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Employment Lawyer Network:

Susan K. Lessack (Editor)

Pepper Hamilton LLP
Pennsylvania Employment Law

(610) 640-7806

Click for Full Bio

Susan K. Lessack is a partner in the Berwyn and Philadelphia offices of Pepper Hamilton LLP. She concentrates her practice in employment counseling and employment litigation. Ms. Lessack’s experience includes counseling employers on matters related to compliance with federal and state labor and employment laws, counseling regarding employee discipline and terminations, conducting investigations of employee conduct, including harassment, training employers on their obligations under employment laws and litigation avoidance, and developing employment policies. She defends employers in litigation of employment discrimination claims, wrongful discharge claims, and claims under federal and state employment-related statutes, such as the Family and Medical Leave Act and the Pennsylvania Wage Payment and Collection Law.

College complaint alleges bizarre pattern of retaliation

The former public safety director at Harrisburg Area Community College has filed a complaint alleging he suffered retaliation after he engaged in protected whistle-blowing activity. The director is still employed at the college, but has been stripped of his duties, computer and vehicle, and now sits in an empty office with nothing to do.

Cancer doc says he was fired for FMLA advocacy

The Pennsylvania State University Medical Center is being sued by a cancer surgeon who alleges he was fired in retaliation for defending the FMLA rights of his secretary—who was fighting cancer.

Document every discharge just in case there’s a lawsuit


You might assume that someone won’t sue if they’ve been accused of sexual harassment by several employees and cited for poor performance. You could be wrong. That’s why you should document every discharge decision as if you expect a lawsuit.

SS disability doesn’t automatically qualify employee for company disability

An employee who files for Social Security disability benefits based on the inability to work doesn’t automatically qualify for her company’s ERISA disability benefit plan when her federal benefits come through. She can be disabled under federal law but still capable of working as defined in the company insurance plan.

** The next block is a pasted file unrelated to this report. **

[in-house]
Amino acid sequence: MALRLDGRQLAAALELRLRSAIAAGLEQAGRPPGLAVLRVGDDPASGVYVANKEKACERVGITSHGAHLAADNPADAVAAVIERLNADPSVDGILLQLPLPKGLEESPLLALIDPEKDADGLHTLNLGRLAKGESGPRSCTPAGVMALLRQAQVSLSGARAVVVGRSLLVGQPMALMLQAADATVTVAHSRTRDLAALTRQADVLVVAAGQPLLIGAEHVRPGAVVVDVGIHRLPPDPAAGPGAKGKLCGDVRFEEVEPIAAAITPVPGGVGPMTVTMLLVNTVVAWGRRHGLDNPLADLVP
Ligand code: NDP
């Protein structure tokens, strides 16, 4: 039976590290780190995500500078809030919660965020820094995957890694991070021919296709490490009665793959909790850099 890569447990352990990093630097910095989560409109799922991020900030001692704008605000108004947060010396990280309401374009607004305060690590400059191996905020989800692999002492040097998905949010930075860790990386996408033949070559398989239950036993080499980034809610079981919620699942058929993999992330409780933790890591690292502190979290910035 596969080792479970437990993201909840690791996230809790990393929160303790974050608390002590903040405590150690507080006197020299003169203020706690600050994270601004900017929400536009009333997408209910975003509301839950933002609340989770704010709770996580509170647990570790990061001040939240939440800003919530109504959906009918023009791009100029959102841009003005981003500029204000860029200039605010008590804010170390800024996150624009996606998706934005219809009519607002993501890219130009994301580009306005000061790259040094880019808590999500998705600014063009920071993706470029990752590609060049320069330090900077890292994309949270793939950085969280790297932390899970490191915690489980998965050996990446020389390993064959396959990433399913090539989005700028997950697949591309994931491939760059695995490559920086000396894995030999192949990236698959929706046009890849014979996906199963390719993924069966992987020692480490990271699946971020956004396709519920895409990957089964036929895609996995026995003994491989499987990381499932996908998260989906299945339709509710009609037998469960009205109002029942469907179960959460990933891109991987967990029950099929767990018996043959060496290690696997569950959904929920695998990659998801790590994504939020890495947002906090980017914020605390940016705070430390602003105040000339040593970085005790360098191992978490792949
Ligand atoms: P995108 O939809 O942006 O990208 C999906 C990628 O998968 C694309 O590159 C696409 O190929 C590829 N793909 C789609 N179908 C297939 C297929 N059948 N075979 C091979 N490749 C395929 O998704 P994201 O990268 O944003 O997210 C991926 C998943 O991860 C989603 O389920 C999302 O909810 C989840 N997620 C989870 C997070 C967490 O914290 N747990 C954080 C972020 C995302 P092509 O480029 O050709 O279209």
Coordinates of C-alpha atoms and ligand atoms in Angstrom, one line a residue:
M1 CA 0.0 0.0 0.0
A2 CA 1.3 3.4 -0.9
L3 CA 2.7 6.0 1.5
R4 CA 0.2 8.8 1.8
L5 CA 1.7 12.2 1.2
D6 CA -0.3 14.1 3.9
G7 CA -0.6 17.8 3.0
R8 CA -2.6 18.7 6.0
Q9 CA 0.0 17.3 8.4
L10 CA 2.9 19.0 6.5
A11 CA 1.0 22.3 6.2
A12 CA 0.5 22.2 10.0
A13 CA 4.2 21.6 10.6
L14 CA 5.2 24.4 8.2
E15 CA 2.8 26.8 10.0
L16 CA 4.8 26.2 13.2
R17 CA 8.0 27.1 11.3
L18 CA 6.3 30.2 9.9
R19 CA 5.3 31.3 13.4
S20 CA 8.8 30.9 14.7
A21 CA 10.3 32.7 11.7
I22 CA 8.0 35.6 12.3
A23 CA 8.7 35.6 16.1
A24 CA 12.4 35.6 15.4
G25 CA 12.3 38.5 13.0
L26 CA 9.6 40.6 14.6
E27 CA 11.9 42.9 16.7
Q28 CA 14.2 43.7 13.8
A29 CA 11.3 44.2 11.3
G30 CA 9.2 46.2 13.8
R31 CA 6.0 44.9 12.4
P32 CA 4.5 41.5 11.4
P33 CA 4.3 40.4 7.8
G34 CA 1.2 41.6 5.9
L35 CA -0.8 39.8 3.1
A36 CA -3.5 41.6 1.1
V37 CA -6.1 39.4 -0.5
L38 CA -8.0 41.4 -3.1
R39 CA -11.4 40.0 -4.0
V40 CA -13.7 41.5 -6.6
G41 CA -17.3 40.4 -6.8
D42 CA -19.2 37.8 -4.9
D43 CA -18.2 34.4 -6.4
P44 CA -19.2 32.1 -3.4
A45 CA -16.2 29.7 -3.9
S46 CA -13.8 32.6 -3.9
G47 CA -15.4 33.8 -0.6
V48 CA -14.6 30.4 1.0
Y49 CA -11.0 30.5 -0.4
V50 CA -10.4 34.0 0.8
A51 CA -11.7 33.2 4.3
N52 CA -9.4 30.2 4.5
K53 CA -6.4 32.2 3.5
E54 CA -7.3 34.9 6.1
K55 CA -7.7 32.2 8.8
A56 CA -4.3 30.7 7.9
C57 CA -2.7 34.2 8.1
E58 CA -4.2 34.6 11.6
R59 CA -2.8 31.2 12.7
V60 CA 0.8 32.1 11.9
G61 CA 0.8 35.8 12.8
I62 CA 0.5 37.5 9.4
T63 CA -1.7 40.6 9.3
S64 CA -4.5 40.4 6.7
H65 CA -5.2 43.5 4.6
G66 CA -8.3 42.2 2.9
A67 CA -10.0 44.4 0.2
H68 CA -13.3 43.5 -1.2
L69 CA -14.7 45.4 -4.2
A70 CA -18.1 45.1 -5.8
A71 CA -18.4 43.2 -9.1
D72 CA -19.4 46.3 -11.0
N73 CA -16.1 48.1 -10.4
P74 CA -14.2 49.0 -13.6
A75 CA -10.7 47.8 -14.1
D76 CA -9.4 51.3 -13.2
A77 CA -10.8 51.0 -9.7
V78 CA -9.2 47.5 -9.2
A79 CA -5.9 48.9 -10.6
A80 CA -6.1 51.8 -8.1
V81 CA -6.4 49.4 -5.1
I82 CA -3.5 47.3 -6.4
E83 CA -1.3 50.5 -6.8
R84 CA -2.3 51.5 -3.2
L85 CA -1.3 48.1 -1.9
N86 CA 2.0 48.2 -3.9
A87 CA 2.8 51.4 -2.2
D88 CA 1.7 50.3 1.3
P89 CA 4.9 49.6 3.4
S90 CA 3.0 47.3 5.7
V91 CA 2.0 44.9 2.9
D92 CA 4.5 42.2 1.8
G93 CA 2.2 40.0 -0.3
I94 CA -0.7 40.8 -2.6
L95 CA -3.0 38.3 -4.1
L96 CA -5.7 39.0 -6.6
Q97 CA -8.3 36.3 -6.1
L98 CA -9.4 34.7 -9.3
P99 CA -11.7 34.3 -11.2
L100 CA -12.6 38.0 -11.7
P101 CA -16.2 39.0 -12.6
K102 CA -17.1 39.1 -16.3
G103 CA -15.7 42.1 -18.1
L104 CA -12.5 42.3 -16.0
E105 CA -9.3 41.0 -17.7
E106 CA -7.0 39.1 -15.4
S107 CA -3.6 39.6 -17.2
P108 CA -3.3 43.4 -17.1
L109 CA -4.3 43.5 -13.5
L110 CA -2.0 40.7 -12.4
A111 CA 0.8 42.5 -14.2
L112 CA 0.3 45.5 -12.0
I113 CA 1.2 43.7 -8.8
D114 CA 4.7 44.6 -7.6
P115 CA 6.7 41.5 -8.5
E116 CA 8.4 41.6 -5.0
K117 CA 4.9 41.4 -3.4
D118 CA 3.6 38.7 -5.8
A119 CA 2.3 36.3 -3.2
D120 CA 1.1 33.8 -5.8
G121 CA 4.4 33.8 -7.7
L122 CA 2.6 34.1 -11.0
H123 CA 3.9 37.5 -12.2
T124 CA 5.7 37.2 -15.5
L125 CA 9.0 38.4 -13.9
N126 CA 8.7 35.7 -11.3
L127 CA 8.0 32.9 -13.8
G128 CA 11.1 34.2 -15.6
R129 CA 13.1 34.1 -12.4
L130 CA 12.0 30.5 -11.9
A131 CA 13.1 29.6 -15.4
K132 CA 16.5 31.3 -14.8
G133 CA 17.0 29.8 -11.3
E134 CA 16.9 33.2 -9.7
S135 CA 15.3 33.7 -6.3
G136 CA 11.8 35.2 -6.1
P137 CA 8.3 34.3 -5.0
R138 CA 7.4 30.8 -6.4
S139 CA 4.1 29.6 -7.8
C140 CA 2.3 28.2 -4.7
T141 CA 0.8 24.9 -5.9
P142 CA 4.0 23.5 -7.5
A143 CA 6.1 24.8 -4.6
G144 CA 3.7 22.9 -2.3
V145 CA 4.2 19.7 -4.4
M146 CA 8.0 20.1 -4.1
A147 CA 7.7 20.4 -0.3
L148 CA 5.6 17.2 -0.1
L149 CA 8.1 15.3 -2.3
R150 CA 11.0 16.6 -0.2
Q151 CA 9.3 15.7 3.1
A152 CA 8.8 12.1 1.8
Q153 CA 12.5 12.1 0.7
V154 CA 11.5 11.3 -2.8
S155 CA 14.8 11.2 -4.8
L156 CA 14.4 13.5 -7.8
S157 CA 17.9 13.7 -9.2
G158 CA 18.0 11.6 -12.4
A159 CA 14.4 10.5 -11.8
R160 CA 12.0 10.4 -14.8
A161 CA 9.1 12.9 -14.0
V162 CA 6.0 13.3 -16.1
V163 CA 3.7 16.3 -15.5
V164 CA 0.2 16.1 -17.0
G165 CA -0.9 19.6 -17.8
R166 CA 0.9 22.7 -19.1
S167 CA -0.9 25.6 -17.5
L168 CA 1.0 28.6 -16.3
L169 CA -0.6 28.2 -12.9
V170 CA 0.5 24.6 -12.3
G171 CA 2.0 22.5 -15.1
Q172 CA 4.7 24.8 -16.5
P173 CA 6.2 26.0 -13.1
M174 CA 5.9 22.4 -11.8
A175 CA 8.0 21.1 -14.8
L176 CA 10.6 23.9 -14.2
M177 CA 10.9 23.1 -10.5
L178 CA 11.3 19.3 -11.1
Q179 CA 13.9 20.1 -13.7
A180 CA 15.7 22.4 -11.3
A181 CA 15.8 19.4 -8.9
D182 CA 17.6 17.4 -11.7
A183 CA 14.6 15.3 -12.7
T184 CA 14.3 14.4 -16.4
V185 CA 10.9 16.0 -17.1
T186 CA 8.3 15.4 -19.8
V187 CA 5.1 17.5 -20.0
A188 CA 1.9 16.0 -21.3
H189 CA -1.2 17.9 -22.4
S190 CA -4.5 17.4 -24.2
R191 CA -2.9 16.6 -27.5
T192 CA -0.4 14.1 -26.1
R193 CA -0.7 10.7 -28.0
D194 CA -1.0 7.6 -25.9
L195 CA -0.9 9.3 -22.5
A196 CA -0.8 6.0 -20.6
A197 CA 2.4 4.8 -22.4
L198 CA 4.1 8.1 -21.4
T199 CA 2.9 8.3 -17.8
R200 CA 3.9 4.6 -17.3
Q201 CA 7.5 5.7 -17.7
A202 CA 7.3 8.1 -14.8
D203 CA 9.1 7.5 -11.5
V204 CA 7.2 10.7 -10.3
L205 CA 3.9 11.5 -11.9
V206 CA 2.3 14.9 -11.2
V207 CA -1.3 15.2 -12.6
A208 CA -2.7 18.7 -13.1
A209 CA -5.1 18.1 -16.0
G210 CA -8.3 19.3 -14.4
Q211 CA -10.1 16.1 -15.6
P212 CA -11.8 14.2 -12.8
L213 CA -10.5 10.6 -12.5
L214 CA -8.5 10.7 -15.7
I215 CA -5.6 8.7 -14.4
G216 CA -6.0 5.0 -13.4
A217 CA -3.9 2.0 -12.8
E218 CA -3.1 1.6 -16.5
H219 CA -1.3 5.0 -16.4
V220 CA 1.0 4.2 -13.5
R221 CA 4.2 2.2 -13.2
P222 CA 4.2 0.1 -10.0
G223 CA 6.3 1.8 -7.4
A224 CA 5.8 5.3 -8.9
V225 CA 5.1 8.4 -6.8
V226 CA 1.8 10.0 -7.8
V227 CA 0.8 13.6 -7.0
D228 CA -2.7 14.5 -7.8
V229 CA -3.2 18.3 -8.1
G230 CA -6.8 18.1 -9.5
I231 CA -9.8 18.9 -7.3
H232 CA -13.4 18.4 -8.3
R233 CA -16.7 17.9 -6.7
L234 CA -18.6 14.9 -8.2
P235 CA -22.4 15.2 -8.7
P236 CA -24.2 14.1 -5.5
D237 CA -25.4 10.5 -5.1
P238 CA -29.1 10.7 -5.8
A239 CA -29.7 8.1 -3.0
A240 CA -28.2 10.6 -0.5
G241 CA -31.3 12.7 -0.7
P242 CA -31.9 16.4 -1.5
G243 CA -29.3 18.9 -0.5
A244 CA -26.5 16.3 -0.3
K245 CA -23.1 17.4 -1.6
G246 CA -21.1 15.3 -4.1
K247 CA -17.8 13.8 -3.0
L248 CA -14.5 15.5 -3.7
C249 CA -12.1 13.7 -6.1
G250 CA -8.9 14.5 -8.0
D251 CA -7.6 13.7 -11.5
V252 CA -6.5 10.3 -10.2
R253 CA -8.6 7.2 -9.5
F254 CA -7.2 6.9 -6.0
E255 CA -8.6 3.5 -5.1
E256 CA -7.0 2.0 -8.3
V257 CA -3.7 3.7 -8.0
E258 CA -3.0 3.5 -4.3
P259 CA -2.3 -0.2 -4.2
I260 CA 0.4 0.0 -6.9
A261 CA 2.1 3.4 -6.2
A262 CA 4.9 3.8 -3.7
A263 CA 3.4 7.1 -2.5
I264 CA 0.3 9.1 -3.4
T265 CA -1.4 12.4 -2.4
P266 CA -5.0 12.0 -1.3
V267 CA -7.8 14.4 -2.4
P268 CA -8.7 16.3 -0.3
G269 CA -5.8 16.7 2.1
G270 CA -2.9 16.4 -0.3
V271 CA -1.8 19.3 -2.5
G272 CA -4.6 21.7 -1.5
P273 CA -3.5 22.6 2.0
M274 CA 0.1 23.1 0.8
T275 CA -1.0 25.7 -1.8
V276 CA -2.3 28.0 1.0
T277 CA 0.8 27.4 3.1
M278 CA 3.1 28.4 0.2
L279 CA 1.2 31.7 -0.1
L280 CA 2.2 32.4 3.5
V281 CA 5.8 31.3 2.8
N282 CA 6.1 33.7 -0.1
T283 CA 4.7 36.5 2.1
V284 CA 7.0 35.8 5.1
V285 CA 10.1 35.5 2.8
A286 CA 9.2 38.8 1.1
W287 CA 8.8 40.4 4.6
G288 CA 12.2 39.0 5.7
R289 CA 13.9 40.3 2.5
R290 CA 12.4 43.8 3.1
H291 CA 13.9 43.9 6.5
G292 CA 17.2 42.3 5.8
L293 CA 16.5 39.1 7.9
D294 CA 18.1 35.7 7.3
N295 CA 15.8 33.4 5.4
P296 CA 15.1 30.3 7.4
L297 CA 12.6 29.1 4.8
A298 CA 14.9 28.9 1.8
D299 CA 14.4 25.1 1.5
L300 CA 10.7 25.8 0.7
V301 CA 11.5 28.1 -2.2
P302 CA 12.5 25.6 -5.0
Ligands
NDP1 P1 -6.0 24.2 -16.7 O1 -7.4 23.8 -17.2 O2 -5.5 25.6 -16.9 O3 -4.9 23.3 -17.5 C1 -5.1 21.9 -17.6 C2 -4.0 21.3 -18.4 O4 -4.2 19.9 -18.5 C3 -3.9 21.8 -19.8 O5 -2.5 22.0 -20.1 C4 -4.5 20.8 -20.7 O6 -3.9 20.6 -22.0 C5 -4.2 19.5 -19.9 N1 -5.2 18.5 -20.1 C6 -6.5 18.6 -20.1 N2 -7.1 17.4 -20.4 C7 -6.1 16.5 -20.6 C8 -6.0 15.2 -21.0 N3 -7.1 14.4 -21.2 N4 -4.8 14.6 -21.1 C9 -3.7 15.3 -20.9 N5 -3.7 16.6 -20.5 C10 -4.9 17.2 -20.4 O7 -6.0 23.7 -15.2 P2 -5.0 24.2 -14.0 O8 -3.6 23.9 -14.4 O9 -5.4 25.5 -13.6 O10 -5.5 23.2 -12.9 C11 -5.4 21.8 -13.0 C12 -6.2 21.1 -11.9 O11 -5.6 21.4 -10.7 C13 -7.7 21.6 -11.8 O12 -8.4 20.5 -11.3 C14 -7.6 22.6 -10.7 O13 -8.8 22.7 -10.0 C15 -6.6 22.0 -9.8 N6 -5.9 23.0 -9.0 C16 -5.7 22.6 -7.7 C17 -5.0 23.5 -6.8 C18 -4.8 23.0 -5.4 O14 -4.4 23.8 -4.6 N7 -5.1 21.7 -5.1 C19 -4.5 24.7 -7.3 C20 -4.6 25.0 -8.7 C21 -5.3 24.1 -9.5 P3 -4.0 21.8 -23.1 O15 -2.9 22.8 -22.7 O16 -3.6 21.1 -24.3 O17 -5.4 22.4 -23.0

Feel free to place reasonable background check conditions on job offers

Good news for employers that have had to revoke conditional employment offers: Employers that discover disqualifying information after an offer has been tendered but before the candidate starts work are free to revoke the offer. That won’t result in a big jury award.

Protected activity doesn’t excuse insubordination

Some workers believe they are golden as soon as they complain about supposedly illegal employer actions. You can and should punish any be­havior you would have punished if the employee had never complained. That includes terminating an em­­ployee for post-complaint insubordination.

Warn bosses: Don’t single out caregivers


Being a boss is hard enough, but it’s especially difficult when un­­expected absences disrupt production schedules. Unfortunately, it’s a fact of managerial life. That’s why you should remind supervisors that they must not take out their frustrations by retaliating against employees who miss work for legitimate reasons—such as having to care for a sick child.

Can we ban moonlighting?

Q. We have an employee who recently started working a second job. We currently don’t have a rule against moonlighting, but now he frequently comes in late and tired. It’s really affecting his work. Are we legally entitled to ban second jobs?

Is body odor a real disability?

Q. Several employees have requested that we talk to another employee who, frankly, smells bad. I know she has medical problems. Can we ask her to do something about the odor or would that be discrimination based on disability?

FMLA: How can we be sure employee must care for her grandchild?

Q. One of our employees just took emergency custody of her grandchild after her son and daughter-in-law were arrested for child abuse. She now wants to take FMLA leave to get the child settled in and have family counseling. What kind of proof must we accept that she really has legal custody?